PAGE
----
SQL Server Datetime issues. American vs. British?

On my test DB, the dates are displayed in a DD/MM/YYYY format. By displayed I mean when you right click, open table in Management Studio, the returned data are displayed in a DD/MM/YYYY format.

Funny thing is, when I write T-SQL to retrieve records, I have to input a MM/DD/YYYY format to get back the right data. Is there anyway I can align this to a DD/MM/YYYY format?

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  • 7 Solutions collect form web for “SQL Server Datetime issues. American vs. British?”

    You can use SET LANGUAGE to choose the date format that SQL Server expects in queries (I think management studio uses client computer’s regional settings for display purposes, not sure though). However, I suggest passing values using parameters instead of embedding them in query statement. You won’t encounter any issues if you use parameters. Everything is taken care of.

    set language us_english
    declare @d datetime = '1929/12/18'
    
    set language british
    declare @d datetime = '1929/12/18' -- fails
    

    To change the server default language:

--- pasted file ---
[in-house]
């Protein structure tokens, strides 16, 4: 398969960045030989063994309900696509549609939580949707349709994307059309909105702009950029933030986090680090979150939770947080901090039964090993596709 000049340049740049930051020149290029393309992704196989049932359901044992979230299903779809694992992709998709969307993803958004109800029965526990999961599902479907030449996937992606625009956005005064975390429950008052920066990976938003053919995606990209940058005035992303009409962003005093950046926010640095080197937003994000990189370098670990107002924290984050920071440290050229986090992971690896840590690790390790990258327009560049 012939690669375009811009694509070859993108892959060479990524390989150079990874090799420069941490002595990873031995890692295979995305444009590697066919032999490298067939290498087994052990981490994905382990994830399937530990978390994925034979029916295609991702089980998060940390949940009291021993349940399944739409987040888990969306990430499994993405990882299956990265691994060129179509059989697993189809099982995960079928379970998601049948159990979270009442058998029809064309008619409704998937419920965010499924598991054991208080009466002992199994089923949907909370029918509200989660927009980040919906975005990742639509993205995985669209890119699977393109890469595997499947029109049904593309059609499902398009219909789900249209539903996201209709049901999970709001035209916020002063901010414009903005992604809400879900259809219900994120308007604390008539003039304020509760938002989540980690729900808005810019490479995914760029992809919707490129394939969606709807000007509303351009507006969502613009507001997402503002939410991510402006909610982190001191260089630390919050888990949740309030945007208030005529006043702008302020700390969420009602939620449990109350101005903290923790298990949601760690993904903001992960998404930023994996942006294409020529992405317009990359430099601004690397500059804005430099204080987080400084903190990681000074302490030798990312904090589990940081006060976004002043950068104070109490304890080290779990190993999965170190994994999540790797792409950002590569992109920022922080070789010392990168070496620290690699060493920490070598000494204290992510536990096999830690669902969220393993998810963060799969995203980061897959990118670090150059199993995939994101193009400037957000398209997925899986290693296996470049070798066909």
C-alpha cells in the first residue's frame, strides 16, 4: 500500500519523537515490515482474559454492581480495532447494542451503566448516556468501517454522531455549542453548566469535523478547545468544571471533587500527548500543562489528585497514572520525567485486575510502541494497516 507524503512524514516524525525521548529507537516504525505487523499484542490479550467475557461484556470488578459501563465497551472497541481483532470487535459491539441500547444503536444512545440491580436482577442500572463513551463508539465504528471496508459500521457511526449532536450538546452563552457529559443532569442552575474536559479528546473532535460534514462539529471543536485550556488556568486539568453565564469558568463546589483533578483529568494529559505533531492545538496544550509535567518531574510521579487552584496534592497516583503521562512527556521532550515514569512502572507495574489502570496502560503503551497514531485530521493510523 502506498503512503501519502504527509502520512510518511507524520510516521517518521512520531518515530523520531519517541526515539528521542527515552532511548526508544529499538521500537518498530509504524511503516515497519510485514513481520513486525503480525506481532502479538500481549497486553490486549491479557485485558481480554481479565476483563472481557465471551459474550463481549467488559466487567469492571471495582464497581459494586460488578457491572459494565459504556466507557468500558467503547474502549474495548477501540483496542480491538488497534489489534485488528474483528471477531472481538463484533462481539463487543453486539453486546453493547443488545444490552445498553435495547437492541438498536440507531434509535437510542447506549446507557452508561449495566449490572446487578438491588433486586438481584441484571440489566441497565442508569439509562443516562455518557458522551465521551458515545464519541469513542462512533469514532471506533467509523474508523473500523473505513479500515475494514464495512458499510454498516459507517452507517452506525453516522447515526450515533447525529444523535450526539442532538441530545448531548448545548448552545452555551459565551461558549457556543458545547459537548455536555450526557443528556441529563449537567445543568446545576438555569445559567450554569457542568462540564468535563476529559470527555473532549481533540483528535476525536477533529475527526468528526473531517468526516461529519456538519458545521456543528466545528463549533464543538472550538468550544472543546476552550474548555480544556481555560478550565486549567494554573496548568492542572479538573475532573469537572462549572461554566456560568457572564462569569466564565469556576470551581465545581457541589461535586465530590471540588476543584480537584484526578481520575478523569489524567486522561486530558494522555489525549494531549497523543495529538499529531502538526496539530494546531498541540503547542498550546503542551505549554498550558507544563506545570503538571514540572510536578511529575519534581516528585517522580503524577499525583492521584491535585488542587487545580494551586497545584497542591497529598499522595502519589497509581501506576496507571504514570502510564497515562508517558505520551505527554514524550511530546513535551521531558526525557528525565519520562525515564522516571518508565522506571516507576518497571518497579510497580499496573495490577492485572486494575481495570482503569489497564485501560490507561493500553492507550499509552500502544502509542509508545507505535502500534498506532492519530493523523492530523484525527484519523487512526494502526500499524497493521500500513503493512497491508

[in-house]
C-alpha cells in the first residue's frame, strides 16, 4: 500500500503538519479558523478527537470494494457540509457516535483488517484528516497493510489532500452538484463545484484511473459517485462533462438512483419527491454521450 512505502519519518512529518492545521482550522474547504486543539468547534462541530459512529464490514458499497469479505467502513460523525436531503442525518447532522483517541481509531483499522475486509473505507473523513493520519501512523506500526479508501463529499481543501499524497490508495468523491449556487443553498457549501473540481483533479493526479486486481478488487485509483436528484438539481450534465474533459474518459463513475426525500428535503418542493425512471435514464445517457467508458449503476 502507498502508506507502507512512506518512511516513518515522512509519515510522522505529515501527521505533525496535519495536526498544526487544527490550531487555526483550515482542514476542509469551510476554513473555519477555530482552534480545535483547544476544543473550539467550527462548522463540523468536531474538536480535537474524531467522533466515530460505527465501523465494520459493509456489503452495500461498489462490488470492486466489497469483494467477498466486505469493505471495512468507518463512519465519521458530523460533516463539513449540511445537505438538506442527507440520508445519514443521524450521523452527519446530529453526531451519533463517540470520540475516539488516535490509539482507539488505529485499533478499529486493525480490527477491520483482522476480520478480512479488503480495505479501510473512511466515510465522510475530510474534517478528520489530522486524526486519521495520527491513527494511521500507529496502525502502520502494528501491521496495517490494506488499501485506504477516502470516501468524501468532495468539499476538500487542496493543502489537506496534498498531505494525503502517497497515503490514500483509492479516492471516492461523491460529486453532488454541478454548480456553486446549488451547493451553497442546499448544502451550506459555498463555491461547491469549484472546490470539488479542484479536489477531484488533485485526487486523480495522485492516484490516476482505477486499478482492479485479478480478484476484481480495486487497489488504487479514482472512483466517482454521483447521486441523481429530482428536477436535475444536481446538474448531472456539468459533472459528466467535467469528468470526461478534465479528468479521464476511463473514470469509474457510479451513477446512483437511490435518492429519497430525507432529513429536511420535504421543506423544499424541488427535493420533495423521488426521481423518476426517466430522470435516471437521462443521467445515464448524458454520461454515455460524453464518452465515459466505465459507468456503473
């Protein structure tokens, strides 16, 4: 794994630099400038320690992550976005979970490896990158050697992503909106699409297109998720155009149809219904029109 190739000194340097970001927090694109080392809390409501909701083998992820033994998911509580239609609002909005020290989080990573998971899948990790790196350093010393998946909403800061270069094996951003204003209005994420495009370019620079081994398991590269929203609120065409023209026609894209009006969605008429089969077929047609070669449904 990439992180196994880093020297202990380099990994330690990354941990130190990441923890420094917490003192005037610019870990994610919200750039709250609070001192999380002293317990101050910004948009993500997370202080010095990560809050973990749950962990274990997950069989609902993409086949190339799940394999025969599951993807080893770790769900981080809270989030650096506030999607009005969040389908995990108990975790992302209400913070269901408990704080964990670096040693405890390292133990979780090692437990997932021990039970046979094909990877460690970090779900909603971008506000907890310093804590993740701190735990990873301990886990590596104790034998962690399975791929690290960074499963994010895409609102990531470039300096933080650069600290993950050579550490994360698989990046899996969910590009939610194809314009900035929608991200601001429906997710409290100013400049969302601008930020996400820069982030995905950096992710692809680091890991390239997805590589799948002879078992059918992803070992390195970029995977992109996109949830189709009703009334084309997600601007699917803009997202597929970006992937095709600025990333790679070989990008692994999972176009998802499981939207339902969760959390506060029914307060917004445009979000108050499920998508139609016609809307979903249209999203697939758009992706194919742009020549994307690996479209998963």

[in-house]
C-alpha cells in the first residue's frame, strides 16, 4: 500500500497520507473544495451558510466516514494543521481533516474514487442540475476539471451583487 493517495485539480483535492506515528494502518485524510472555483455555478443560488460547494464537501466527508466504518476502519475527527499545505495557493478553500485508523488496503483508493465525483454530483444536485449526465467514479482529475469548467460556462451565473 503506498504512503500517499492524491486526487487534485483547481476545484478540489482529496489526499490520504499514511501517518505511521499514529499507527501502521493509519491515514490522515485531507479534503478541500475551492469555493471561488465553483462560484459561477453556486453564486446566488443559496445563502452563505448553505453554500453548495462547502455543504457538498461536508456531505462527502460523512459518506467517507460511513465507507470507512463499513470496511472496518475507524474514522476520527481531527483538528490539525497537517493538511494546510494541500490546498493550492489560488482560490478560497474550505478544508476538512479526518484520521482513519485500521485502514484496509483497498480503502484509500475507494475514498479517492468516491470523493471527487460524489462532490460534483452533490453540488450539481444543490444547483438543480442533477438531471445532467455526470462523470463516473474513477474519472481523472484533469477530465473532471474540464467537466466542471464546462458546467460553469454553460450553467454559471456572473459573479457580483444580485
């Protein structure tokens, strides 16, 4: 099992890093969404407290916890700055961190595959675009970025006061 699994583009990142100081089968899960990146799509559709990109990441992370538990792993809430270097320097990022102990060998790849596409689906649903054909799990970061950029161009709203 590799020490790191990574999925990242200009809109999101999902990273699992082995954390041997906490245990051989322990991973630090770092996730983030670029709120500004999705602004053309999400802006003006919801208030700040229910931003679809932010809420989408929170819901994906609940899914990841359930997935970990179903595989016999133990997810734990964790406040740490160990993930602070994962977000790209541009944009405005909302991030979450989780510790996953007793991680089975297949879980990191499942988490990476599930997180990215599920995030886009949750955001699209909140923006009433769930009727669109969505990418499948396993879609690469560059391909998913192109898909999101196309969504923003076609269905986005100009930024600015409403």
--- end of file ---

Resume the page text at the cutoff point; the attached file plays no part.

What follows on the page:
declare @langid int = (select langid from syslanguages where name = 'british')
    exec sp_configure 'default language', @langid
    reconfigure with override
    

    Personally, I always use YYYY-MM-DD format (or YYYYMMDD) since it’s not culture-specific, and, well, I guess it appeals to me because it’s “logical” (especially when followed by a time).

    [Edit: I’m just talking about what I put in my SQL scripts to ensure compatibility regardless of the server settings, not what SQL Server “displays”]

    You can set the default language for each indvidual SQL Server login. Can’t quite remember, but something like this:

    sp_defaultlanguage @loginame = 'LoginName', @language = 'Language'
    

    If you pass in DATETIME in the format

    dd MMM yyyy
    

    for example

    "11 JUL 2009"
    

    there is never any ambiguity around month and date and therefore you should never have a problem

    In almost all cases, the correct way to solve this is simply to never treat the date as a string. If you pass in a parameter, or use the (typed) column value, then the server’s text conversion simply isn’t a factor. In addition to avoiding the i18n issue, this also reduces your injection attack surface. And it saves a few CPU cycles, too ;-p

    If you are using EXEC for dynamic SQL, then this should likewise be parameterised via sp_ExecuteSQL.

    I try to use the ODBC canonical form of a date wherever possible
    {d ‘yyyy-mm-dd’}
    This way I know how sql server will interpret it.
    It works in TSQL just fine.

    Either add this to your web.config file:

    </system.web>
        <globalization culture="en-US" uiCulture="en-US" />
    </system.web>
    

    or you can add this statement on the page:

    <%@ Page uiCulture="en-US" culture="en-US" %>
    

    Hope this help.

    MS SQL Server is a Microsoft SQL Database product, include sql server standard, sql server management studio, sql server express and so on.